"Really?" De Niro said, and a clot of female admirers swooned at the very syllables. This was the only place in the hall where the working press was whipping out cameras and asking for autographs.

After slices of duck breast, filet mignon and salmon, the entertainment portion of the evening began. The comedian Rosie O'Donnell, who had agreed to perform at the dinner in January, bailed out of the gig just four weeks ago, leaving association president Terence Hunt of the Associated Press more than a bit peeved.

"It's personal and something that involves other people, and it's a private and personal thing," O'Donnell's spokesman, Lois Smith, had said by way of clarification.

Luckily, the comedian William J. Clinton was on hand and in fine form, despite having to lean on crutches. Still stunned by Bob Dole's decision to lend House Speaker Newt Gingrich $300,000 to pay his ethics violation fine, Clinton said, "You know, if I'd known Bob Dole was that generous, I'd have invited him over for coffee."

The president did a passable Barbara Walters imitation, imagining an interview between the ABC broadcaster and George Washington: "Walters asks the Father of Our Country, If you could chop down a twee, any twee at awll, what kind of a twee would it be?' "

But Clinton brought down the house with the most self-deprecating line of the night, delivered with Borscht Belt timing:

"The bad news is: Our only child is going to college. The good news is: Opens up another bedroom."

After that, the hired replacement for O'Donnell, a comic and CBS late-night talk show host named Jon Stewart, could hardly be expected to finish first. He didn't come close.

Apparently unfamiliar with Washington regulars, Stewart attempted imitations of several senators, and managed to flub even his Ted Kennedy. "I like Senator Kennedy," Stewart said. "But he has an enormous head. It doesn't even look like a head. It looks like a container for a head."

There were a couple of yuks about the grueling confirmation process, which Stewart defined as "weeding out the truly qualified to get to the truly available."

And the comedian was more prescient than he could have realized when he joked that DeGeneres' coming out is "an elaborate ruse to keep Larry King from hitting on her."

Because not an hour later, at the tough-to-crash Vanity Fair after-party at the Russian Trade Mission, there was the suspendered one himself, leaning into DeGeneres, introducing a friend: "This is Ellen DeGeneres," King said, "and this is the girlfriend."

Mr. Tact did not seem to offend Heche, who was refreshingly frank. Asked whether her new movie, "Volcano," is any good, she replied cheerfully, "No."

Both inside the Hilton and at the Vanity Fair bash, not one in 10 partygoers was an actual White House correspondent. The dinner has grown far beyond that. Once upon a time it was a place where actual reporters brought sources to show gratitude for leaks and returned phone calls. Then came Michael Kelly, now editor of the New Republic but in 1987 a political writer at the Baltimore Sun. Eager to impress his bosses, Kelly invited not the usual deputy undersecretary or White House lawyer, but the comely Fawn Hall, Oliver North's former secretary, then embroiled in the Iran-contra investigation.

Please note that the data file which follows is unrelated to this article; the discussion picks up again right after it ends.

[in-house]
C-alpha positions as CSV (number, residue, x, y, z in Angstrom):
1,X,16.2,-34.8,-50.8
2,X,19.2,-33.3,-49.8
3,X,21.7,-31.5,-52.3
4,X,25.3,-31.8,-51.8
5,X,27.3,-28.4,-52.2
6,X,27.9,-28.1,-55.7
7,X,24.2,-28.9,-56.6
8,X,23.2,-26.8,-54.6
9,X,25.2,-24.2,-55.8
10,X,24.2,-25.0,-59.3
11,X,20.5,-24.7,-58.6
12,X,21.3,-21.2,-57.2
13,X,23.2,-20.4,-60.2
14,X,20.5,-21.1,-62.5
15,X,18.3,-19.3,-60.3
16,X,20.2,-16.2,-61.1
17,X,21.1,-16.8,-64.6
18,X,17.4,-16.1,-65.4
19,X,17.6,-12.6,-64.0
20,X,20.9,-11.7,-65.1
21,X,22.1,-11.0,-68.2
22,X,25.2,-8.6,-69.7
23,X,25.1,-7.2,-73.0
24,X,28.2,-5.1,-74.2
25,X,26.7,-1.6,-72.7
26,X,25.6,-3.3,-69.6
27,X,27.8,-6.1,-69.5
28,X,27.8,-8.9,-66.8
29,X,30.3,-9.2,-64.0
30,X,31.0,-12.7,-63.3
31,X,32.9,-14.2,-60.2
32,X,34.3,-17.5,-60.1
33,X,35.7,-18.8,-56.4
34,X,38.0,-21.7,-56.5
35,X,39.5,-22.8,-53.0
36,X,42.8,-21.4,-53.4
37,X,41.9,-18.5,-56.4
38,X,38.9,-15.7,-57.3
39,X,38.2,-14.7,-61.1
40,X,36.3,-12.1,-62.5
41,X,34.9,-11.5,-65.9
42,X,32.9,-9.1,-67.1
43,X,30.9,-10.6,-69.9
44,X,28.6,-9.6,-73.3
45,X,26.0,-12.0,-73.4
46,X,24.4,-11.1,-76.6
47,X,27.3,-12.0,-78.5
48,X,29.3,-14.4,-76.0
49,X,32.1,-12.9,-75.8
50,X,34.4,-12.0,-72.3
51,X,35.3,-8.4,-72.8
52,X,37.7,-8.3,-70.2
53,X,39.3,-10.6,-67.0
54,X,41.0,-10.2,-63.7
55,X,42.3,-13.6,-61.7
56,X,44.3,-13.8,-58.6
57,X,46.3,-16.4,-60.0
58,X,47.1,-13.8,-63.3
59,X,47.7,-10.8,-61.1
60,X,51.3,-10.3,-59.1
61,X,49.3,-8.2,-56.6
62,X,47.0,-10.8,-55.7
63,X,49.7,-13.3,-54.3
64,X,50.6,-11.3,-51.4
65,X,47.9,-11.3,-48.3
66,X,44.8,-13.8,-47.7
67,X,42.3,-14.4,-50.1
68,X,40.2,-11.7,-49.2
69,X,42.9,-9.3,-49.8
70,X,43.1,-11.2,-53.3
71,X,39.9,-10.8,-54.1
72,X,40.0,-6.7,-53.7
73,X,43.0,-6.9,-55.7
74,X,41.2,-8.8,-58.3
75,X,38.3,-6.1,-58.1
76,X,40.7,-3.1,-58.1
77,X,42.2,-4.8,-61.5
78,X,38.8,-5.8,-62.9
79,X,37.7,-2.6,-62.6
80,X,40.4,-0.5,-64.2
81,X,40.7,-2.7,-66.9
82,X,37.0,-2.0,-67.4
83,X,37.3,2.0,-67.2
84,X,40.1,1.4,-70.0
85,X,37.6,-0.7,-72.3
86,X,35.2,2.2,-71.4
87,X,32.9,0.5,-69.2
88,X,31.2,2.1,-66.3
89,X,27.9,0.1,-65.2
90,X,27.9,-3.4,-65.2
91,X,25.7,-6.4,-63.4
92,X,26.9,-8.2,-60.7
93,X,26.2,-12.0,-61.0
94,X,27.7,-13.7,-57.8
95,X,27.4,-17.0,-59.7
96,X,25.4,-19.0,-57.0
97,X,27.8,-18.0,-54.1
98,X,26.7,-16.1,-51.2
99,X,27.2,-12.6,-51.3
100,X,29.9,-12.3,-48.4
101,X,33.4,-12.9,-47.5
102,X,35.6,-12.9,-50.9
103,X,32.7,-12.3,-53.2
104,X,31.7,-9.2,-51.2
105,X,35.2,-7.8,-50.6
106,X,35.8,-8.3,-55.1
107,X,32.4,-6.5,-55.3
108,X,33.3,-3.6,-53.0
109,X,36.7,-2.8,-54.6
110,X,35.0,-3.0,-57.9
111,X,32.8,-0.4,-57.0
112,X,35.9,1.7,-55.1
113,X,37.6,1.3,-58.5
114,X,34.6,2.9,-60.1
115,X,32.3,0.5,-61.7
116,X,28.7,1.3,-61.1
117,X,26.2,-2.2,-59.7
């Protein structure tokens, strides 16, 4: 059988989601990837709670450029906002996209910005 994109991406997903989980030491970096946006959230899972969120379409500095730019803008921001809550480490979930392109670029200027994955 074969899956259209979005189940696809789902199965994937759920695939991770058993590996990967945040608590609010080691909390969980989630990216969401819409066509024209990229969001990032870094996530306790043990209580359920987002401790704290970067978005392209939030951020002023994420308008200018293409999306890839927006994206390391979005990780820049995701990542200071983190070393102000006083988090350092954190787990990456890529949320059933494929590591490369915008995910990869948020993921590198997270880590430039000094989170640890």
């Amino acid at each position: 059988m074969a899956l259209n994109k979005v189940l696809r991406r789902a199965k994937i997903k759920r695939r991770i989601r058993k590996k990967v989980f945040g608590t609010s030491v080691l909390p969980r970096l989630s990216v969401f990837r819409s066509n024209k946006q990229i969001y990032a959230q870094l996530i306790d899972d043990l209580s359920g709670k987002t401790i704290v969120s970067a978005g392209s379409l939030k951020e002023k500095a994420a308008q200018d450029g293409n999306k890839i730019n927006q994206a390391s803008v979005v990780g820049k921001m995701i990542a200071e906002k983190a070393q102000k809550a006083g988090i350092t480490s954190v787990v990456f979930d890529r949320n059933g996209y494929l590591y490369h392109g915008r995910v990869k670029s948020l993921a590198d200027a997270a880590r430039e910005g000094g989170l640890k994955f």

"I'm sorry to say it's true," Kelly admits. "It was my contribution, as Bill Bennett would say, to the coarsening of the culture."

Hall might have been a one-shot dose of celebrity, but Kelly came back the next year with Donna Rice, the Miami model who had famously sat atop Gary Hart's lap on a yacht, ending his presidential aspirations.

"I don't do that anymore," a more mature Kelly says now. "And I'd like to apologize to all the high-minded people in the country." This year, Kelly's guest was Eugene McCarthy.

But the genie is long since out of the bottle, and on this night, Fred, Kim and Patti Goldman, guests of People magazine, worked the room as one earnest stranger after another approached to talk about a relative or friend lost to murder.

Later the Goldmans spent some time with George Clooney on the terrace of the Russian mission. "{Johnnie} Cochran wants me to appear on his TV show," Fred Goldman said.

"Twice he asked us," his wife, Patti, added.

Clooney was sympathetic. "I don't like Cochran," he offered.

Just beyond the Goldmans and Clooney, three White House reporters and two White House staffers stood mute. Each of them leaned in to capture every word of the Hollywood exchange. CAPTION: The Goldmans, from left, Kim, Fred and Patti, with George Clooney at the Vanity Fair party. CAPTION: Bianca Jagger and Tom Selleck chat at Vanity Fair's after-dinner party at the Russian Trade Mission. CAPTION: Being social: President Clinton talks with actresses Ellen DeGeneres, right, and girlfriend Anne Heche at the White House Correspondents' Association dinner. CAPTION: Meeting of marrieds: At Newsweek's bash, Alan Greenspan, left, Andrea Mitchell, Alec Baldwin and Kim Basinger.